Johnson County, Iowa, home of the University of Iowa is the most liberal county in Iowa. Voters there supported John Kerry by an almost two-to-one margin. The Hawkeyes, however, make that margin look negligible. A recent study by the Des Moines Register found that the University of Iowa faculty favors the Democrats eight-to-one. Journalism students at Iowa would not be surprised.
Students at the University of Iowa who wish to major in journalism will spend much of their time taking courses notable for their relevance, such as Journalistic Reporting and Writing, and Magazine Reporting and Writing. Students, before reaching these core courses, must navigate their way through a politically-correct prerequisite.
In order to major in journalism, students must take two prerequisites, one of which is Cultural and Historical Foundations Communication. Those who expect a course in the history of journalism will be disappointed. The course bills itself as a survey of “the historical development of journalism in the U.S. in its cultural, philosophical, and institutional contexts.” In other words, the course is a history of “progressive” journalism, or how journalism has shaped and caused change throughout American history.
The course focuses on how journalists have shaped major historical events. The course begins with the American Revolution and concludes with the Vietnam War. The course includes topics such as, according to the syllabus, race relations, immigration, women’s rights, slavery, government corruption, corporate corruption, food and drug safety, and child labor.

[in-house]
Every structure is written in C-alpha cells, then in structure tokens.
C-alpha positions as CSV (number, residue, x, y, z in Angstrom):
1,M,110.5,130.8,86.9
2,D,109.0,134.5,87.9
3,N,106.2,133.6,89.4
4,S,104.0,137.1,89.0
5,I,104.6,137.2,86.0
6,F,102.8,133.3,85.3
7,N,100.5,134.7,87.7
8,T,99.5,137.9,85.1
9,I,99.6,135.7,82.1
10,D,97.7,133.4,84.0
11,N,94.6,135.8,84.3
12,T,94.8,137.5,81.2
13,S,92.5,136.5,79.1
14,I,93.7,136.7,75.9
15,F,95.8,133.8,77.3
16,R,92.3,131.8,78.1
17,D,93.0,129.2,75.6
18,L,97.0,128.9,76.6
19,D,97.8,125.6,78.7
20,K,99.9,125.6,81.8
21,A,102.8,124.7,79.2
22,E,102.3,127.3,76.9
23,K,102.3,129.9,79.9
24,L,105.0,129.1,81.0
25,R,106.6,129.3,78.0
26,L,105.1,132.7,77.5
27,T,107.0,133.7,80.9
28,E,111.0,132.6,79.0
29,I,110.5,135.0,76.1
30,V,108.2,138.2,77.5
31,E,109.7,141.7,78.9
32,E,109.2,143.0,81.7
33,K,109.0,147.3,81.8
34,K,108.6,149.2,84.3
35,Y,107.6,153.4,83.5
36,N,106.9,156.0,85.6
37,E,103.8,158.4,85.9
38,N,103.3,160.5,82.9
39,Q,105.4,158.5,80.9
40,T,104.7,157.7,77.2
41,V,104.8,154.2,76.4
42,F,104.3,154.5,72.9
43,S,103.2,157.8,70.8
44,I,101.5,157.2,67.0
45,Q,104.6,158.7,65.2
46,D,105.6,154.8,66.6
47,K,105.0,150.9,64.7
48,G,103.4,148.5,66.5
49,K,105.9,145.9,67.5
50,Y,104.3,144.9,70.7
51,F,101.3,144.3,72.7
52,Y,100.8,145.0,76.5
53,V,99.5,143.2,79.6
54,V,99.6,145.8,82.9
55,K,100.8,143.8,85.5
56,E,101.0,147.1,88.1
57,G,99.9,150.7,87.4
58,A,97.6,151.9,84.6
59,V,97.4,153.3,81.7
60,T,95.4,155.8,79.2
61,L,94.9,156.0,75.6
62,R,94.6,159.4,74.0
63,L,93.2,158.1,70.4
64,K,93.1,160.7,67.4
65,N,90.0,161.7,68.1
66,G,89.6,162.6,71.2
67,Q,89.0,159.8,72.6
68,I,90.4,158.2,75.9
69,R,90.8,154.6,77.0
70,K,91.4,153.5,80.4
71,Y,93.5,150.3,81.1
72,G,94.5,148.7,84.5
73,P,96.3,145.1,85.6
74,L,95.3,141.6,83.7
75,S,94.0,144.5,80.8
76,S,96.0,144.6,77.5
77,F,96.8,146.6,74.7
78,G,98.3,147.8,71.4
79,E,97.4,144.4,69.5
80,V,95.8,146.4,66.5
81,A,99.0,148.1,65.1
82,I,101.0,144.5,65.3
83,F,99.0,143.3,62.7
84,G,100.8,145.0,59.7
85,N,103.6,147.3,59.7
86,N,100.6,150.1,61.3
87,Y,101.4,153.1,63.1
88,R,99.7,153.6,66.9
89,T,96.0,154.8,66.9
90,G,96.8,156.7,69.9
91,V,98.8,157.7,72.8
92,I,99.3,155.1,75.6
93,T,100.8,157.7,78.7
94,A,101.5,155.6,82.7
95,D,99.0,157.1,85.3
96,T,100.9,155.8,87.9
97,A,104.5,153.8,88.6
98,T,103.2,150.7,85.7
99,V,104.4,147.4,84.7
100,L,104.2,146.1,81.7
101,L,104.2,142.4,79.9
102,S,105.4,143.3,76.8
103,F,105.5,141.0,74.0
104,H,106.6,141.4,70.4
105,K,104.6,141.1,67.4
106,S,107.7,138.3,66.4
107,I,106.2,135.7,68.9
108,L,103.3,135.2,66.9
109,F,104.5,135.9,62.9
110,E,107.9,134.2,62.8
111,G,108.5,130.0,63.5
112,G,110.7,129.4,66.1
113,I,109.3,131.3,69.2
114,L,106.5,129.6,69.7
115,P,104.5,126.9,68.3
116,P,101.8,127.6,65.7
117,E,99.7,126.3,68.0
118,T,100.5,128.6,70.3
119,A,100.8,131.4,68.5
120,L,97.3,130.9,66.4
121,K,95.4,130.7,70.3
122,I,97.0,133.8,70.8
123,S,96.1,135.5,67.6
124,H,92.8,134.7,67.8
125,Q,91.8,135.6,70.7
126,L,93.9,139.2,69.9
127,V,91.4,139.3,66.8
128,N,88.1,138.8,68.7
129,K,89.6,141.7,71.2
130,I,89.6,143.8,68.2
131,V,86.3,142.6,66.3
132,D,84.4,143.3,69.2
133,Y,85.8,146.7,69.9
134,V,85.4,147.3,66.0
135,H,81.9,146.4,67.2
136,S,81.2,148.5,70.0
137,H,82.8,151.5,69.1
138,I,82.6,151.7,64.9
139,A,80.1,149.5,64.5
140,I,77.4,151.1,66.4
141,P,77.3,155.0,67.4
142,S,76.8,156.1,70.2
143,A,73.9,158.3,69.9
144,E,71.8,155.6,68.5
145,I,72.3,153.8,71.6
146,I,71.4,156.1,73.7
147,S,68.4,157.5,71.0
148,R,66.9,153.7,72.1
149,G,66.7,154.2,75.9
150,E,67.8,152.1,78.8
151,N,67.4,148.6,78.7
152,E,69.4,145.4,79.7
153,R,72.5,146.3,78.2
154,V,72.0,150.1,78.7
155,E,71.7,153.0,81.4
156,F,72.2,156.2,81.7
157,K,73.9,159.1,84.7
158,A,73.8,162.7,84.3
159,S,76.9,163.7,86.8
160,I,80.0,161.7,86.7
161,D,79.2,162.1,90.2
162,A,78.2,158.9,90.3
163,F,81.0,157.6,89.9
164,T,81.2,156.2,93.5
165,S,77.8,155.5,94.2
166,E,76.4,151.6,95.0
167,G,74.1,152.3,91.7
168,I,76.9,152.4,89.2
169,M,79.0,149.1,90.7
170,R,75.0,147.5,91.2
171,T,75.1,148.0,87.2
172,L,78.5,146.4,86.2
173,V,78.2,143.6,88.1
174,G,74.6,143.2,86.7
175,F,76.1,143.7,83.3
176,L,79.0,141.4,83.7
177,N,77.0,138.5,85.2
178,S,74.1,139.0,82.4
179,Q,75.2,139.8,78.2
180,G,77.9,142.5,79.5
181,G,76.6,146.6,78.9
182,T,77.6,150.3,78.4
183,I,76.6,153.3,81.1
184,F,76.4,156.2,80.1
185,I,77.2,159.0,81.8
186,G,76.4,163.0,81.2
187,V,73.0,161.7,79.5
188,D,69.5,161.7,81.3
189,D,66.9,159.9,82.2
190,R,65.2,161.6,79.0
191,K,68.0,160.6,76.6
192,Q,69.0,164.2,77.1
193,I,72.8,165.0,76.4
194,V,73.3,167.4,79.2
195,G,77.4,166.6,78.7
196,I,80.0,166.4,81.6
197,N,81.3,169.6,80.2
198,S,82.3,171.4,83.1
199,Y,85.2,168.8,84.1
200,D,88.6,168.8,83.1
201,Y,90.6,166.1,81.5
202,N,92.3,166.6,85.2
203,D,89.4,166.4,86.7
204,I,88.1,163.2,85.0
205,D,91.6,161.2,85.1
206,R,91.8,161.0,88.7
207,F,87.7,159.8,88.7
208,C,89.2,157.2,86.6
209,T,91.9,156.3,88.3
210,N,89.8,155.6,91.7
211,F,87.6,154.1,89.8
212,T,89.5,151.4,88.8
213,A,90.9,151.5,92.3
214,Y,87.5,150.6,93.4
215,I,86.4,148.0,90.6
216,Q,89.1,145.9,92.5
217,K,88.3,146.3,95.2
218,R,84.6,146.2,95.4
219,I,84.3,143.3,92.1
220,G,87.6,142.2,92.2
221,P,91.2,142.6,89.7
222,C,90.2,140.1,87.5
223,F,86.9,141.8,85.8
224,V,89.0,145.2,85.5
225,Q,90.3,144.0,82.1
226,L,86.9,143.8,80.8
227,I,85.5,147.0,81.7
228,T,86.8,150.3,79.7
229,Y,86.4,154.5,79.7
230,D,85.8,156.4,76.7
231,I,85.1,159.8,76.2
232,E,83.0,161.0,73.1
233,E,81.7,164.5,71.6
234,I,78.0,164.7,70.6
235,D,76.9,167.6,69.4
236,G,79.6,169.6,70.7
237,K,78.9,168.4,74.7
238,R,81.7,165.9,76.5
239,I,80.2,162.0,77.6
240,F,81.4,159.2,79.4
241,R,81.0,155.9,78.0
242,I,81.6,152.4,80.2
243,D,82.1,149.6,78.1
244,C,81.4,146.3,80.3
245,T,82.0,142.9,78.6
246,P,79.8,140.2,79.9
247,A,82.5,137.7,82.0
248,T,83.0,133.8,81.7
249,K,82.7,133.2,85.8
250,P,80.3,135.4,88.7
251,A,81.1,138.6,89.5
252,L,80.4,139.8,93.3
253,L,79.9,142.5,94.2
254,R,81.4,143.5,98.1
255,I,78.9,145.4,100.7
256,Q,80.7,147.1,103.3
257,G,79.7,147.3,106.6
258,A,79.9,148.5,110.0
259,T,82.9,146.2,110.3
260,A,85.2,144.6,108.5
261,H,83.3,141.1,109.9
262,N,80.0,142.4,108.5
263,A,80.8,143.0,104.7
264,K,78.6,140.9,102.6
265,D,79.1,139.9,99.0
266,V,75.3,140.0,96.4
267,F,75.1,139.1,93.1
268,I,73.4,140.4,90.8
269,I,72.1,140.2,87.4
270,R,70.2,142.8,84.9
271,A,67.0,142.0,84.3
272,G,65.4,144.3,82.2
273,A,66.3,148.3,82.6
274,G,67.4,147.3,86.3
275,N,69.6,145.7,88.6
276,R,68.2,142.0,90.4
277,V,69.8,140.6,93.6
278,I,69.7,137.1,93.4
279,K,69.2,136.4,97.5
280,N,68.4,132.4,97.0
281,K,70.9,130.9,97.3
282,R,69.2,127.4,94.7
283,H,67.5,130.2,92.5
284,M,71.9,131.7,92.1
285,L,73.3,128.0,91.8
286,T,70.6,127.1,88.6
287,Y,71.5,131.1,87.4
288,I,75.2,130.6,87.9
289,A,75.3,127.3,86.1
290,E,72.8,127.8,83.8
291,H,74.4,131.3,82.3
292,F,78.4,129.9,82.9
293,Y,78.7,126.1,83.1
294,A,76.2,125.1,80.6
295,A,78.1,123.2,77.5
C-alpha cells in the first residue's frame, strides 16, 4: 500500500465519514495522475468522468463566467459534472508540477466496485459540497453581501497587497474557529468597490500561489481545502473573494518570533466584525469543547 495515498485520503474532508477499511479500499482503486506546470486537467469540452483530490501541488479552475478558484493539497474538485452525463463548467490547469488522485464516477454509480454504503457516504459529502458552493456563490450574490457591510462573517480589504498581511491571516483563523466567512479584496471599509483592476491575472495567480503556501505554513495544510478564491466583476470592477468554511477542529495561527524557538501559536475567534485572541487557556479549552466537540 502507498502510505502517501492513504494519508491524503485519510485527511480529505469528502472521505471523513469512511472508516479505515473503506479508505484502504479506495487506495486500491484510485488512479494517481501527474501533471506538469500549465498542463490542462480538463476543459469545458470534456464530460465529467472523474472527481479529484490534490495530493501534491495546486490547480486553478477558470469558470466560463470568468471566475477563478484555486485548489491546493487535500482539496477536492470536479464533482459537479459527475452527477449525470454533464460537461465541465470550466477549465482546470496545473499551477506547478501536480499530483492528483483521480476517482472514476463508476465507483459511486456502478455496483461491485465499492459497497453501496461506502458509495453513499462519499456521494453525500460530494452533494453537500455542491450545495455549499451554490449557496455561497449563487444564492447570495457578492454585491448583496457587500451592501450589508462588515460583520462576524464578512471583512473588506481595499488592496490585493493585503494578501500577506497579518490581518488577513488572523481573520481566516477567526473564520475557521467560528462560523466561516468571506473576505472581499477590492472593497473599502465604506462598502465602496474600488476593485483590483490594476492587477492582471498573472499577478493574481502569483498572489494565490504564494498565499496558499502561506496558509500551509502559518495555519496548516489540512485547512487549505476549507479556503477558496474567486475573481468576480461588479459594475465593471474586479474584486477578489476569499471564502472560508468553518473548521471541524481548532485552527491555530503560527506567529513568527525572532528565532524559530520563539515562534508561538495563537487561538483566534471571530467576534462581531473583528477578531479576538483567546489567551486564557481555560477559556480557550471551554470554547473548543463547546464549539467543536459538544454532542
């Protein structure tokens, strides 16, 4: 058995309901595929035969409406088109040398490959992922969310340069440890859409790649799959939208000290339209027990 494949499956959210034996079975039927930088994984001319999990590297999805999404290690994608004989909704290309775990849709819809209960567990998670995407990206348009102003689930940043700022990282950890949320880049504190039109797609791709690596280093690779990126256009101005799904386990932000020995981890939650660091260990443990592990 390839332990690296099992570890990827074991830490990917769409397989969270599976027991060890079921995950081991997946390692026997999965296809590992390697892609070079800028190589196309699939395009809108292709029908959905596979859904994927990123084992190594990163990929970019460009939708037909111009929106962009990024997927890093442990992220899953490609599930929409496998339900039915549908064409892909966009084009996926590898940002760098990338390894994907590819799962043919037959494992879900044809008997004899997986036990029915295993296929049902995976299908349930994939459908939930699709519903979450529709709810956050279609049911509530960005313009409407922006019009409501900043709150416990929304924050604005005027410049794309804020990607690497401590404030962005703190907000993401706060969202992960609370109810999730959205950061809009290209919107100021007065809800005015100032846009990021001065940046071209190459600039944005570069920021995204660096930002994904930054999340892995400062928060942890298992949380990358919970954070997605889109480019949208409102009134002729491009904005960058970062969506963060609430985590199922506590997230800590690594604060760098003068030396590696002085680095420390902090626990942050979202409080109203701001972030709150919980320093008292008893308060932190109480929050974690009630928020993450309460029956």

The course does not claim to be unbiased and directs its focus intently on social issues. The course focused on topics like journalism’s effect on women’s suffrage and the effect of journalism in getting women to work during World War II. The course also focused on the “role of the media in McCarthyism.” Students, in questions on a class handout, were asked to consider “During which years did McCarthy’s reign of terror last?” and “How and when did McCarthy [pictured] die?”
Campus Report has covered politically correct journalism classes in the heartland before. Four years ago, students and faculty complained of a prerequisite at the University of Missouri School of Journalism. The course was “Cross-Cultural Journalism,” and, as Campus Report put it at the time, it “intended to teach how to improve minority coverage, incorporate more minorities in newsrooms, and how to teach students to get along with and learn from other cultures.” In addition, critics charged that the class served as a forum for berating white men.
The University of Iowa employs a list of principles by which students and faculty are to adhere. The list, known as “The Iowa Dozen,” asserts the importance of free speech and academic freedom. In ninth position, the University of Iowa states that it values “truth, accuracy, fairness, and diversity.” The goal of the list is noble, but the words ring hollow. On the syllabus for Cultural and Historical Foundation Communication, it says, “the history of journalism is not made of—nor has it ever produced—a unified definition of the “truth.” This course claims that it values truth despite, as a central premise of the course, the dictum that there is fixed meaning of truth.
Savvy students should see that this course provides some warning signs—the emphasis on “a shifting cultural ‘dialogue,’” for example. However, budding reporters and writers have no choice—they must take this course or take another major.
Larry Scholer is a staff writer at Accuracy in Academia.